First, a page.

Chemist Dan Myers performs at a recent Science Riot production, ‘Peer Revue,’ at the Denver Museum of Nature and Science.

"Because comedy often suggests that this thing that is bad is actually not bad, the things that are funny tend to be wrong, yet OK," he said. "And so the risk of a humorous public service announcement is that you're suggesting that this thing that is bad -- that you're laughing about -- may not be as bad as it is in real life. So the worry is that you get the attention, but not the behavior change."

With science, there are so many fascinating things to explore, Science Riot instructor Jessie Hanson said. People love to learn more, especially when you make the lesson relative to their lives. There's also something about being brutally honest with people about what you do all day that can be comedy gold, she said.

She learned that during her first performance with Science Riot, doing a talk entitled "'Do not go into science. It sucks!"

"There's a lot of really dirty, gross, unappreciated, underpaid jobs in science," Hanson said. "The truth of that statement made people laugh because they could tell that was something that I had actually experienced in my own life, and people love truth."

Science Riot student Brandon Dugan, who teaches geophysics at the Colorado School of Mines, emphasizes a point during his comedy set on how squeezing mud helps him learn more about underwater landslides.

But simply being funny isn't enough. As Hanson said, you can't have Science Riot without the "science."

That's why the shows Science Riot puts on -- like the Denver Museum of Nature and Science's event Peer Revue -- have each scientist focus in on a topic based on their expertise, something that they can use to educate (and entertain) the audience with.

Over the years, that's included physicists, archaeologists, computer programmers, geneticists, biologists, astro-biologists and a forensic scientist, who also happened to be a drag queen.

"So (they were) dressed up in full drag and talking about scanning people's basements for corpses," Hanson said. "The cognitive dissonance was wonderful. It was a great set."

Credit Stacy Nick / KUNC
Geologist John Knetemann takes the stage as part of Science Riot's summer showcase "Peer Revue".

While his degree is in geology, Aurora resident John Knetemann has always had a secret dream of being a stand-up comedian.

"I've always thought I was funny," said Knetemann, who took the Science Riot workshop last summer. "Maybe others have not thought I was funny, but I definitely do. So I just wanted to go on stage and give it a shot."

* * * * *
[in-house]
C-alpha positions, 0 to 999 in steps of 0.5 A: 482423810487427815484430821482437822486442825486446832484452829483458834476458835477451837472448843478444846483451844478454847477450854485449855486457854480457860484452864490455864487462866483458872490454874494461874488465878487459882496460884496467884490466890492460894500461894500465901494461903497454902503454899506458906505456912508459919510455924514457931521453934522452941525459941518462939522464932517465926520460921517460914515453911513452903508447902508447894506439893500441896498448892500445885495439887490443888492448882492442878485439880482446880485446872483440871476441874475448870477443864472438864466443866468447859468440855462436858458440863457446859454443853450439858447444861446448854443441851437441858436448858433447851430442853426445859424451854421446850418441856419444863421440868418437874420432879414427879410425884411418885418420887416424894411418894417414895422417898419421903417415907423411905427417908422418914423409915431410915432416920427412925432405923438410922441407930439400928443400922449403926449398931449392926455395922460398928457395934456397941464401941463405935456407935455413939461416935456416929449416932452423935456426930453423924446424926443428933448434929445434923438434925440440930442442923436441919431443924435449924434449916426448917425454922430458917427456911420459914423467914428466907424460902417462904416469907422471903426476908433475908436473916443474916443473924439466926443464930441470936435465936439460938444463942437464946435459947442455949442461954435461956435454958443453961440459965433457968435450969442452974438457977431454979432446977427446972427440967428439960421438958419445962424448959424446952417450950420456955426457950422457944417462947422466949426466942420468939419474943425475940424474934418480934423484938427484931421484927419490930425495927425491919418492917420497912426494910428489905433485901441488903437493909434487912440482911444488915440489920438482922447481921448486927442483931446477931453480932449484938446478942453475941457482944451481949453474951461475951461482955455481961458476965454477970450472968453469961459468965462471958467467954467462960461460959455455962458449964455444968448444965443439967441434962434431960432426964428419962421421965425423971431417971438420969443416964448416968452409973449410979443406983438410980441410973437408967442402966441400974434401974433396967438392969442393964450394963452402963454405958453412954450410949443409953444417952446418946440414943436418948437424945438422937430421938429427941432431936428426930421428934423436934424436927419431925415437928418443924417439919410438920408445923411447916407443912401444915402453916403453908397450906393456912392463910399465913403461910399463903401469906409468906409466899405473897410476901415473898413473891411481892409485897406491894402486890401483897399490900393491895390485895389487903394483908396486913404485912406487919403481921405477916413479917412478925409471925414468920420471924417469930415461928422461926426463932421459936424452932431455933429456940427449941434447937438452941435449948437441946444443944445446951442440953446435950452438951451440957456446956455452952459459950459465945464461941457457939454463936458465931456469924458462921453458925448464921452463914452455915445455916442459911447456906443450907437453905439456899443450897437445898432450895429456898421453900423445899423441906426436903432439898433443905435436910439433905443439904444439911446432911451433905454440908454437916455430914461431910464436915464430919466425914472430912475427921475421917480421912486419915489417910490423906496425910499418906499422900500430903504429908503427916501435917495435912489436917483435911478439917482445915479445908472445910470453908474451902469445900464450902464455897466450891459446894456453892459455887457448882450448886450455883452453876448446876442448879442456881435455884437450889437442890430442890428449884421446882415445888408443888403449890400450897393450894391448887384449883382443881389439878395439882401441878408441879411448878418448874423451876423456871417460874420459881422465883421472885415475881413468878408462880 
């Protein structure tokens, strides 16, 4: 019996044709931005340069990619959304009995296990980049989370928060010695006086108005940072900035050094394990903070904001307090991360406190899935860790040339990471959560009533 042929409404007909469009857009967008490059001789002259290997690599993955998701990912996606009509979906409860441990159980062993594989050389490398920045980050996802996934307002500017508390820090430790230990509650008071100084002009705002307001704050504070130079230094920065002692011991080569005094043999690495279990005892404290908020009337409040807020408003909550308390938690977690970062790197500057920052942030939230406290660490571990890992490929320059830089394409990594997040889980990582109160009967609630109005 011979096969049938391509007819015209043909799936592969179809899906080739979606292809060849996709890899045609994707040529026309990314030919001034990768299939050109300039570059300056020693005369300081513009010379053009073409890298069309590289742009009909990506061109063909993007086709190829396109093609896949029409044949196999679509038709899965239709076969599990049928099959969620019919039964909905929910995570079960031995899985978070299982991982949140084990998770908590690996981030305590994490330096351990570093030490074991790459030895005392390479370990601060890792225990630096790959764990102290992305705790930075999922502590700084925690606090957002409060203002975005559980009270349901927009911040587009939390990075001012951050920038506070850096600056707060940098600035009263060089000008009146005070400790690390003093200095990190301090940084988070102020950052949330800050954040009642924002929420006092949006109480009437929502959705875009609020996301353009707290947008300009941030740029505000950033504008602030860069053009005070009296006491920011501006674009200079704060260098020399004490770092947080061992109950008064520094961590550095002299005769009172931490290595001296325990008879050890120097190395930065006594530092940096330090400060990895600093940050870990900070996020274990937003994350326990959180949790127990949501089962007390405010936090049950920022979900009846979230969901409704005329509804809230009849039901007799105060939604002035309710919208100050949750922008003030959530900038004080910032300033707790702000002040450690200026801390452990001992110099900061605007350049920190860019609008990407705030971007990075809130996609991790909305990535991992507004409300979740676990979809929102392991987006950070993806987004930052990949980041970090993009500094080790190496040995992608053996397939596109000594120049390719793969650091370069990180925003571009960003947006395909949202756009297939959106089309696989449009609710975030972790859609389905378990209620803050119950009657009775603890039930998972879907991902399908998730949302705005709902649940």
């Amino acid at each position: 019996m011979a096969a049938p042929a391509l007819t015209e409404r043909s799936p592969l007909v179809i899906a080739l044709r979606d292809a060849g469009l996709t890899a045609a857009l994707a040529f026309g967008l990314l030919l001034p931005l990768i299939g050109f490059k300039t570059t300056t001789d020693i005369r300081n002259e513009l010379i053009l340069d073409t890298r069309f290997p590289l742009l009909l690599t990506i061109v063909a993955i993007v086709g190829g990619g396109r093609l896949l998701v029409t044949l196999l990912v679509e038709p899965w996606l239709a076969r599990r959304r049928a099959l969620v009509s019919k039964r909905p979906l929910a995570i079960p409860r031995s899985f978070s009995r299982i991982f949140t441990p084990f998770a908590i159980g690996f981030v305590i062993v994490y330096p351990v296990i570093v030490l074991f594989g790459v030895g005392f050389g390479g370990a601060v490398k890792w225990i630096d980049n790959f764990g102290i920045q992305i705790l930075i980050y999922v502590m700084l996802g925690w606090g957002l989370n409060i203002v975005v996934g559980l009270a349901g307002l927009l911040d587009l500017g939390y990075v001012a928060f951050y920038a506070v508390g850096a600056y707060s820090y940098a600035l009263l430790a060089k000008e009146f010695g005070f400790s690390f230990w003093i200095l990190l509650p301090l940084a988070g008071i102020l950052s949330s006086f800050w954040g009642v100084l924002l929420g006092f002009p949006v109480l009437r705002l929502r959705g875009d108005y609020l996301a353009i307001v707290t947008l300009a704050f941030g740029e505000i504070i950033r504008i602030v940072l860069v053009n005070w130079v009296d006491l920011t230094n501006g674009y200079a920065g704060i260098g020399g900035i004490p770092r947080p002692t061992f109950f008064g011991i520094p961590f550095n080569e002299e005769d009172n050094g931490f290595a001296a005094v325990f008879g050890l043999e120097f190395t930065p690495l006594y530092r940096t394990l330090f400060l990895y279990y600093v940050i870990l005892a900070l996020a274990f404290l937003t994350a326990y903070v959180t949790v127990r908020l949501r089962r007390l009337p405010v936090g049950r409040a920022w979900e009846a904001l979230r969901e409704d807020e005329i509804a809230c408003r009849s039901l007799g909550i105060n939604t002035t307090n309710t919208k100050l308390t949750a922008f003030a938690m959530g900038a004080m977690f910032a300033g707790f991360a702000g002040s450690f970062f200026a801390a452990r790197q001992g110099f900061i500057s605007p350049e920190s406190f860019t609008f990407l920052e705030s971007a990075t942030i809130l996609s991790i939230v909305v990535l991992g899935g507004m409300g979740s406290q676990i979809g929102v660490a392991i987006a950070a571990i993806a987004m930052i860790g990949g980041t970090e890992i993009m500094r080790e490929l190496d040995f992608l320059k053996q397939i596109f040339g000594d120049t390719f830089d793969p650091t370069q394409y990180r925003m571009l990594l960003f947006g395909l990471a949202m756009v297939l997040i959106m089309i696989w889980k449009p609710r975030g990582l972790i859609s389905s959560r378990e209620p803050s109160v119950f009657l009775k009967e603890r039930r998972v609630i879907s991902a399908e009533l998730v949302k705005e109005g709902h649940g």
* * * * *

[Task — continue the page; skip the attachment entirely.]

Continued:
But being funny about geology was a little more difficult than he had anticipated.

"I ended up, at first, going more into it with using just science terminology and making it funny," said Knetemann, whose act focused on comparing geologists to young children. "But actually making it informative and instructive and funny at the same time is an interesting balancing act."

Knetemann said he probably wouldn't take these jokes to the office -- he works as an analyst for a financial holdings firm focused on science companies -- but there's a place for the skills he's picked up.

"I feel like the level of jokes maybe aren't HR-approved at my work," he said. "But being in science marketing, you know, it's all about messaging science to be more attractive."

And while it might not be very scientific, if you're looking for evidence that there's a place for science comedy, the sold-out crowd at the most recent Science Riot show and the line of wanna-be comedians waiting to sign up for the program's next workshop was pretty telling.

Credit Stacy Nick / KUNC
Science Riot instructor Jessie Hanson (right) cracks up during a workshop session.

"I'm a midwife and so my friends think a lot of my stories about work are pretty crazy and thought it would be a good fit for this," said Ashleigh Shiffler, after she added her name to the sheet.

Shiffler said she's not totally sure about that, but watching the show gave her a confidence boost that maybe she could offer some of her own "edutainment." She couldn't remember a single, specific joke that was told that night, but said she really enjoyed the evening.

"These people have really impressive jobs and do incredible, highly scientific work," Shiffler said. "But (they) made the work that they're doing really understandable and relatable to me tonight."

Score one for the nerds.

Science Riot'snext show will be Nov. 29, 2018 at the Denver Museum of Nature and Science.

Stacy was KUNC's arts and culture reporter from 2015 to 2021.